You do need to be methodical when attempting a build in the Pure Base 500 FX chassis. By this, and mind you, everything fits without any clearance or fitment issues, but you need to plan ahead some. Make sure the 8-pin EPS cable is connected first, all of your CPU fan headers connected, before installing an AIO at the top as we did. Otherwise, you will have to remove the radiator for access. The offset is great as we had no collisions with our gear, but it does block a lot of the top of the motherboard. Otherwise, we are left with a very clean build that many will appreciate.
When it comes to fitting the rear I/O plate, the alignment is perfect. The GPU slides in easily once the cover plate is slid over and screws in level with the chassis spacing. The PSU will need to be angled up as it is installed, or you may grab the pads, but otherwise fits like a glove.
While this may not be our cleanest build, we took what was there and added our bits as we went along. Most of the wires went through the straps, and even as thi9ck as the bundles got, the depth behind the tray was able to eat it up. Even so, with what we use, we filled the chassis and still have room for the 3.5" drive bay, although we did use it to tuck the wires into it after ensuring drives fit and install in it without issues.
Since these Light Wings fans have diffuser rings on both sides of the fans, even at the back, a fair bit of lighting will flood the wall in your office. Not only that, this fan does a great job of flooding the top of the GPU and adding something like the Pure Loop 2 FX we just looked at; things get even better.
Our view through the tempered glass once the system is up and running shows the clear picture we wanted. All of our parts in full view, everything down to the SSD, the motherboard, the AIO, the GPU, and those Light Wings fans are all there to be admired.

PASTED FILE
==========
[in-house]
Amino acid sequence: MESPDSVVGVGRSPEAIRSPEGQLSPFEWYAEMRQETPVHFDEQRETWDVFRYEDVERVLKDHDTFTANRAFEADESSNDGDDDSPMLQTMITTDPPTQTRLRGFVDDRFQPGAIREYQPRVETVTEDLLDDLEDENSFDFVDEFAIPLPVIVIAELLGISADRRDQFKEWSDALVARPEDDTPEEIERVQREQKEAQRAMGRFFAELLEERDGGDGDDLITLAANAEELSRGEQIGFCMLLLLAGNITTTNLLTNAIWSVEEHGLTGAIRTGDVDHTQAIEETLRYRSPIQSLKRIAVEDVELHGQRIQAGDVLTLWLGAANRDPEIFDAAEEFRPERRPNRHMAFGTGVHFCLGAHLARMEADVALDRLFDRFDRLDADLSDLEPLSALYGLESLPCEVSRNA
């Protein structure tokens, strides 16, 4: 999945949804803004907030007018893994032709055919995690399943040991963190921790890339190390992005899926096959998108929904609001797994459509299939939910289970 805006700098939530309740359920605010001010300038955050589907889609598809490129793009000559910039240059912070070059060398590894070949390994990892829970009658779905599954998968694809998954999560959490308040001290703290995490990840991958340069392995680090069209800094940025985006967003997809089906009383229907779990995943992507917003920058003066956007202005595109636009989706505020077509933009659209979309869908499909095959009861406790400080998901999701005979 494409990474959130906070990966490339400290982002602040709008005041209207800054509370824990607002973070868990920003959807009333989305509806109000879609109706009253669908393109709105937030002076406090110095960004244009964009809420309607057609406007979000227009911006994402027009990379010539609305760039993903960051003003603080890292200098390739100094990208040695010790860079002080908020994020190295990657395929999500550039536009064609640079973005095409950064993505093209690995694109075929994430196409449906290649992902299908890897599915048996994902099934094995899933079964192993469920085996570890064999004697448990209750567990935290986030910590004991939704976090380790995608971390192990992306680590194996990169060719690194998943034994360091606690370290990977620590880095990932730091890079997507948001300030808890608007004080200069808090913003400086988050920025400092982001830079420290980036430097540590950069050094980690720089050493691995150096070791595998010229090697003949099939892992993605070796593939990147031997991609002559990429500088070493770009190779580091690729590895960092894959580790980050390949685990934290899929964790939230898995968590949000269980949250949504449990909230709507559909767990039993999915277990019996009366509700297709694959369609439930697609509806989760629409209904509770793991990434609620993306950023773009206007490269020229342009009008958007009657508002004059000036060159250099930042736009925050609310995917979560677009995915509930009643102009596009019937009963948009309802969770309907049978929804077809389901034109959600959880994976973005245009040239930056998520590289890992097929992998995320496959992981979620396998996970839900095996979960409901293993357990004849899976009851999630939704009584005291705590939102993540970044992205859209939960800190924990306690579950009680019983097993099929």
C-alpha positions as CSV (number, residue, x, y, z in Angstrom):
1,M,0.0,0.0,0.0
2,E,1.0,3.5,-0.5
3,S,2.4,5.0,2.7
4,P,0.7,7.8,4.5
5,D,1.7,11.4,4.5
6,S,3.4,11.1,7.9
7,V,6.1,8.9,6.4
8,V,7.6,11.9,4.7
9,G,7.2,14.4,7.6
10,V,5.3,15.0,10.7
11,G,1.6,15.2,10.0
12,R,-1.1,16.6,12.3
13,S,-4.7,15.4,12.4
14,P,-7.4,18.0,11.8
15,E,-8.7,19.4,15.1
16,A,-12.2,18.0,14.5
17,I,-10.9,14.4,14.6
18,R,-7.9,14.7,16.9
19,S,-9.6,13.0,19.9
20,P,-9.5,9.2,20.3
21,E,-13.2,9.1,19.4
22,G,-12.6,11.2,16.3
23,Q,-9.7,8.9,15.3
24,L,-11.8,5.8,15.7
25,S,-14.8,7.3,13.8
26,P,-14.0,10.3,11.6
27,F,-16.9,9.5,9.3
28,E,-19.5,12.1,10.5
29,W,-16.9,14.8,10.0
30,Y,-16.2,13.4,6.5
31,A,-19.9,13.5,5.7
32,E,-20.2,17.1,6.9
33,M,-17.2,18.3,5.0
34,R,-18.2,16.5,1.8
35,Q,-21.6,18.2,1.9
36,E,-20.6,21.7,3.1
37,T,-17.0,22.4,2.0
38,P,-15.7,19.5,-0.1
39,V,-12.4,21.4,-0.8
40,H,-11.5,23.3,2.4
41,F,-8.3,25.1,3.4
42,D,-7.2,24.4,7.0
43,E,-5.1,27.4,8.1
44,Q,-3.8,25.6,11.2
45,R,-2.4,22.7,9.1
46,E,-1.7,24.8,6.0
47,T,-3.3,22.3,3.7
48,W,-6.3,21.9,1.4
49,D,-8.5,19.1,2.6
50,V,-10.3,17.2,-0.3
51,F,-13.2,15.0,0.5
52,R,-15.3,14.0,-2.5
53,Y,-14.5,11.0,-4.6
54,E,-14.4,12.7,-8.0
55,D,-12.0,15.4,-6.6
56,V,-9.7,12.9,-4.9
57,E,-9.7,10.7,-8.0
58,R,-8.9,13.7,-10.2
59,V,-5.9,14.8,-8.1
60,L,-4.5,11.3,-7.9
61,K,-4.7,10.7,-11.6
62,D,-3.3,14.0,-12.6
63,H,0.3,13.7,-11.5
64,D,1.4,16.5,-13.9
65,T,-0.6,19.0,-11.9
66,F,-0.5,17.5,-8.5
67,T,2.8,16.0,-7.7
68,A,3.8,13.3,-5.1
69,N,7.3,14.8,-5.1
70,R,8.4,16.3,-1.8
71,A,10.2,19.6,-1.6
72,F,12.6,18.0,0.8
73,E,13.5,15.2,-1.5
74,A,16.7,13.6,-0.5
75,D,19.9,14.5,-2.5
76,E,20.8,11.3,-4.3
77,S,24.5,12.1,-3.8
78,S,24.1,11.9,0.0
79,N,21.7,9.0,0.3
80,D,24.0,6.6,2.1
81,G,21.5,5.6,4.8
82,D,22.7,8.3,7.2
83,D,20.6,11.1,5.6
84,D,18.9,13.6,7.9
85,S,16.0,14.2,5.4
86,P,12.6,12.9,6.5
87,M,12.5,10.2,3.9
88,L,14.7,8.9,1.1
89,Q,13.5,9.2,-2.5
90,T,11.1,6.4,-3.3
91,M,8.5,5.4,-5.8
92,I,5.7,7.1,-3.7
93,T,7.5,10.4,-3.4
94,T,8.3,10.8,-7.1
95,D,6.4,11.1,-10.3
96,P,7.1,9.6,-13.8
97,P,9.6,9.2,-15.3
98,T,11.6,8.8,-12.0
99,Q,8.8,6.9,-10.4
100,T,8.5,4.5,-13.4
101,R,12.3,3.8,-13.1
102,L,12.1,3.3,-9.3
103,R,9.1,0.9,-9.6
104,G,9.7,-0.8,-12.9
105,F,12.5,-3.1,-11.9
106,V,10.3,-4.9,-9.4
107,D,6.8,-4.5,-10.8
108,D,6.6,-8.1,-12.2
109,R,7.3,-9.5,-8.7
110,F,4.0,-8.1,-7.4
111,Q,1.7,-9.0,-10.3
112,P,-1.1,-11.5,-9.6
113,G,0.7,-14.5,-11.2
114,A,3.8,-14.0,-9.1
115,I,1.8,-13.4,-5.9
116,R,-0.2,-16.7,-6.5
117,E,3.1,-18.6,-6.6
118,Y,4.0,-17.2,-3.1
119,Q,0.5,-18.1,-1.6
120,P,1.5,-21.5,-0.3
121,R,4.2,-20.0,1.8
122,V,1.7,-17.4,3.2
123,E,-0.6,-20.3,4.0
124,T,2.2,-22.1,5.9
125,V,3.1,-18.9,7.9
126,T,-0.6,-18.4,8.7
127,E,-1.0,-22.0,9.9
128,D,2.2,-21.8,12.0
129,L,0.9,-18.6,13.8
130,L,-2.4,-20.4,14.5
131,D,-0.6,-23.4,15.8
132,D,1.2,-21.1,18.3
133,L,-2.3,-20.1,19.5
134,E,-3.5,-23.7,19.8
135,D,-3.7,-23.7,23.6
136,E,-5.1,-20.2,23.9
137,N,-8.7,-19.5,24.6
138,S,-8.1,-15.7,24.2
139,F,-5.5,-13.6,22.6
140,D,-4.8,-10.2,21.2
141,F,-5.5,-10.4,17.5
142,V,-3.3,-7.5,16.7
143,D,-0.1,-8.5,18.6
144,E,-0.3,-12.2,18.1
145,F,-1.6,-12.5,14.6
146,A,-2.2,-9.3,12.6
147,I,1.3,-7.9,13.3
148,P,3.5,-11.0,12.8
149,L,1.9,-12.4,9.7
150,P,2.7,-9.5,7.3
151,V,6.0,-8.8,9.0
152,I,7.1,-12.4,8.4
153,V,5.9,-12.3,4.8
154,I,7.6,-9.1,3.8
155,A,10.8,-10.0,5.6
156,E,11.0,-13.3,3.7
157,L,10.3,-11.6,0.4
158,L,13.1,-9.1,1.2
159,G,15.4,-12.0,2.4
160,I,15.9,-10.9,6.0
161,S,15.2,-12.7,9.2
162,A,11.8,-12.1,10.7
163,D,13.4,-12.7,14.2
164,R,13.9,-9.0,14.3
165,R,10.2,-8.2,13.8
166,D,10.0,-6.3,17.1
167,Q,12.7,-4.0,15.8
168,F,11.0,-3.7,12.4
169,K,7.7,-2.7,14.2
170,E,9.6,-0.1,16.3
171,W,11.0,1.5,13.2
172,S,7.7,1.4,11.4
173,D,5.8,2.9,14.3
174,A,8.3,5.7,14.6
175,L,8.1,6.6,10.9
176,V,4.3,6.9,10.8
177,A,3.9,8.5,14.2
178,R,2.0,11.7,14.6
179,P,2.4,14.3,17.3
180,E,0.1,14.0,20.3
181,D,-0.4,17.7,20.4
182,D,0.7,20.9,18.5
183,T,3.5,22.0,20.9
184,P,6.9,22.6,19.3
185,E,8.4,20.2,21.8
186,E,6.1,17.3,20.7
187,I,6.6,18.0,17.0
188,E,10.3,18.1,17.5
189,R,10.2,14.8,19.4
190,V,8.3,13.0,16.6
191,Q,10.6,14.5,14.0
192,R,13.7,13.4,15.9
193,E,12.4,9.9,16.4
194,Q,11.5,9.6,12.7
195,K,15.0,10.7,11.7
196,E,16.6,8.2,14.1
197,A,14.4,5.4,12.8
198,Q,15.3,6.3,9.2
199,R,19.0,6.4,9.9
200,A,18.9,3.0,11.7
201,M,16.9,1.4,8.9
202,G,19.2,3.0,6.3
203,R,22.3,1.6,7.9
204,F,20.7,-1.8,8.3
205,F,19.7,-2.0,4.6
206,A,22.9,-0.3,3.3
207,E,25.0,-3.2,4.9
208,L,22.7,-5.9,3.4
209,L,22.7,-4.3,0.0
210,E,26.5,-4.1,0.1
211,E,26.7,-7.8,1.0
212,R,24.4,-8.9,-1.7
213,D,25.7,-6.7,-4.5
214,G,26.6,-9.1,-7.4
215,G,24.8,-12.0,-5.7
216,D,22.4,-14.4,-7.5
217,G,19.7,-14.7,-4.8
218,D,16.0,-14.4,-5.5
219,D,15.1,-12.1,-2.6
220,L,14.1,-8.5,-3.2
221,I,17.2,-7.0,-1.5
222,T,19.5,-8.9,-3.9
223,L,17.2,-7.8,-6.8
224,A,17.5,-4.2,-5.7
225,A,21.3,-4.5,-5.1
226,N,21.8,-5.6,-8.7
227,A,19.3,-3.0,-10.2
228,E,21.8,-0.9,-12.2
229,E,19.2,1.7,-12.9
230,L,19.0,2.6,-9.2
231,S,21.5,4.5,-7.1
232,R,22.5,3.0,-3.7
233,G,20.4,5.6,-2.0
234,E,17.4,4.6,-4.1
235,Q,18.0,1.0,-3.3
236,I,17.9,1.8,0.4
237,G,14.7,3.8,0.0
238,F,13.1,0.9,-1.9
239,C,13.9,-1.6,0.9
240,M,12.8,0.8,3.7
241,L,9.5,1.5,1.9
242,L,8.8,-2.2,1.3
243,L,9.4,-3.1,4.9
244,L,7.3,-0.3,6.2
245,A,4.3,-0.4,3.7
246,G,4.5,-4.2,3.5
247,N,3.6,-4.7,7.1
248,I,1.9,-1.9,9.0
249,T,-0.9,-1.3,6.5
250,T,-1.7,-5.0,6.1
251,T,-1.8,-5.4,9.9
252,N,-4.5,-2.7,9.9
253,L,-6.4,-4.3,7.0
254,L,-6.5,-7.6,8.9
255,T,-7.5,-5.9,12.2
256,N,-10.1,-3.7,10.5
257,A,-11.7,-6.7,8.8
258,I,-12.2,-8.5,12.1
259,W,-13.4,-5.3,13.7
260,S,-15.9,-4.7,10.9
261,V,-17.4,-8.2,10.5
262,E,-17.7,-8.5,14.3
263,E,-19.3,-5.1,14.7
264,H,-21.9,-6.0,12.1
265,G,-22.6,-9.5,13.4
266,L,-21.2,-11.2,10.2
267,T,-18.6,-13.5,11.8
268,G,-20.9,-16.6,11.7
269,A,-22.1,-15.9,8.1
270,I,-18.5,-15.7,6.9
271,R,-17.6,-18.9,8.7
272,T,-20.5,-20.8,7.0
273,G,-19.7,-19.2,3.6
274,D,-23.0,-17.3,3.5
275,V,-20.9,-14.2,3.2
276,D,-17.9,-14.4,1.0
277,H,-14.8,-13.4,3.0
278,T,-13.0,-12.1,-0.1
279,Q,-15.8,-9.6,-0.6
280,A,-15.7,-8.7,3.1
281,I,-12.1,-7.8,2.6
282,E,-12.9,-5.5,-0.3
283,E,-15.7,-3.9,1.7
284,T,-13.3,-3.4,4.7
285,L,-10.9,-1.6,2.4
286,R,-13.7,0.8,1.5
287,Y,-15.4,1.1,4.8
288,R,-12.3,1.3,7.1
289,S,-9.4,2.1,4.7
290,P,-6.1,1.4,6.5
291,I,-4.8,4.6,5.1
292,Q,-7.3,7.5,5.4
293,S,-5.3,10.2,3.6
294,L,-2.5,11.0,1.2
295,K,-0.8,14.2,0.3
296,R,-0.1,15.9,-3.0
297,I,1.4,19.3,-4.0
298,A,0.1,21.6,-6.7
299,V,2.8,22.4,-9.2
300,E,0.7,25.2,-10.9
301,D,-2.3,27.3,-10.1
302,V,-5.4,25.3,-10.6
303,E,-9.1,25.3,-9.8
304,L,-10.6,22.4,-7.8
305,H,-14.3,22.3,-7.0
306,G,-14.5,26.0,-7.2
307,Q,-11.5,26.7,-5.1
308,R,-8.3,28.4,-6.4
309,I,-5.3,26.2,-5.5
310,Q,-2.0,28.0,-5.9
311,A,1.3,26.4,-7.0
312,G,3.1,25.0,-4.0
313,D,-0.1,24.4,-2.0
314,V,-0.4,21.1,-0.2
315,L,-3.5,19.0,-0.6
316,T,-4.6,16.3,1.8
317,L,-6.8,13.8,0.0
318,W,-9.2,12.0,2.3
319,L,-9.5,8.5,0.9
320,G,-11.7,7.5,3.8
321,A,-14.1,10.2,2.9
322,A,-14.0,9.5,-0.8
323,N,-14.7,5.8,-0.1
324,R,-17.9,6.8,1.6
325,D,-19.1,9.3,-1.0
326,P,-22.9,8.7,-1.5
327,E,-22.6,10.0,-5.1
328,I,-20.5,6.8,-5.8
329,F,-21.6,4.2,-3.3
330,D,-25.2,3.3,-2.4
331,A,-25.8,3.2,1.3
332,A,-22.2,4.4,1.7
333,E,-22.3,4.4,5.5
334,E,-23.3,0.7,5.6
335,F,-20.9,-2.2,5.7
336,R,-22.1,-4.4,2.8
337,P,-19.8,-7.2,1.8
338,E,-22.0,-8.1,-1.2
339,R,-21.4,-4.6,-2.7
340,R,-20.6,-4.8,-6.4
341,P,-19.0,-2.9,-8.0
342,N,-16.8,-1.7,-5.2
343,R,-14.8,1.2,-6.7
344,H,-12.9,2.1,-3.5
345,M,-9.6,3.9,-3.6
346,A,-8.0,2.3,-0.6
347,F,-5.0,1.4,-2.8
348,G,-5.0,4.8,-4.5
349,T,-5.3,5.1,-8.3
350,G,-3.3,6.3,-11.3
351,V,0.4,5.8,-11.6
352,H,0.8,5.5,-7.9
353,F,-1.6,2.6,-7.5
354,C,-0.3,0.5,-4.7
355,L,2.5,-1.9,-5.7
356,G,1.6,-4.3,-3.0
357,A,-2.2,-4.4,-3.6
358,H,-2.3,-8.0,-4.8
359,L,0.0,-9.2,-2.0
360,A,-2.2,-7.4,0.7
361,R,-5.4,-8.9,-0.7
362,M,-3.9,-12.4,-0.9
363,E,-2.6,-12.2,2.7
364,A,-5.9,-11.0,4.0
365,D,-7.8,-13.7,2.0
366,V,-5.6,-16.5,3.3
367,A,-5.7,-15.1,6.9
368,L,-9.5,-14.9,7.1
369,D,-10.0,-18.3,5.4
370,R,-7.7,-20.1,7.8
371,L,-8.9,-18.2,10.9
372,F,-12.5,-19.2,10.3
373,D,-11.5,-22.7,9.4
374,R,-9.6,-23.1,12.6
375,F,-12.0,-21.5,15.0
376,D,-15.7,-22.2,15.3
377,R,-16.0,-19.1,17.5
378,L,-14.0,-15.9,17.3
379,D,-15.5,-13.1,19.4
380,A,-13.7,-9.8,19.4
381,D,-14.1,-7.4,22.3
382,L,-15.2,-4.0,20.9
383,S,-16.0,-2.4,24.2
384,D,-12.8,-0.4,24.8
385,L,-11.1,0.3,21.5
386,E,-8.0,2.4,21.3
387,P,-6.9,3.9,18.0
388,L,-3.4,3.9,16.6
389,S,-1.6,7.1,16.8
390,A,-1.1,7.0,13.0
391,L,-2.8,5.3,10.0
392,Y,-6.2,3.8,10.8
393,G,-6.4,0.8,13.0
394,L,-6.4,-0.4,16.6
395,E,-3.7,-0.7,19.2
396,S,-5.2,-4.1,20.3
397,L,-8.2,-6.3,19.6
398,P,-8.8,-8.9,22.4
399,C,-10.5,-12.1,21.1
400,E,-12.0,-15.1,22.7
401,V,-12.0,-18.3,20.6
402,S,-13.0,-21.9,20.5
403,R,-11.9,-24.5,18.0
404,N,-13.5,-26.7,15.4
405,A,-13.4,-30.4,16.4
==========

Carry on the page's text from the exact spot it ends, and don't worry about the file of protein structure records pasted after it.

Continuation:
The view from the front is one of the best, not just of this chassis but of many cases we have seen over the years. With the ARGB strips running colors down the front, backed with that trio of fans spinning colors around to the right, we can only say kudos. It is so clean looking yet comes with all the lighting you could want, with plenty of color, mode, and sync software options.
We have seen just about every idea of what a case can be and have spewed our options on the matters over the years, but you rarely run into a design such as this. While we may have missed the train, sadly, this is our first look at the Pure Base 500 in any form. We can say straight away that we definitely got to see the best litter pick. While under the hood, the caser hasn't changed much, which is fine for us, as it is as functional and stress-free as you would expect in a smaller mid-tower design.
There is plenty of room for the basics, and if you want to add water cooling, the option is there. With plenty of drive space and room for picking the PSU, CPU cooler, and GPU, everything is tidy and in full view. Then add in the lighting, and BAM, you got everything you could need, with room to add a couple of fans to the mix.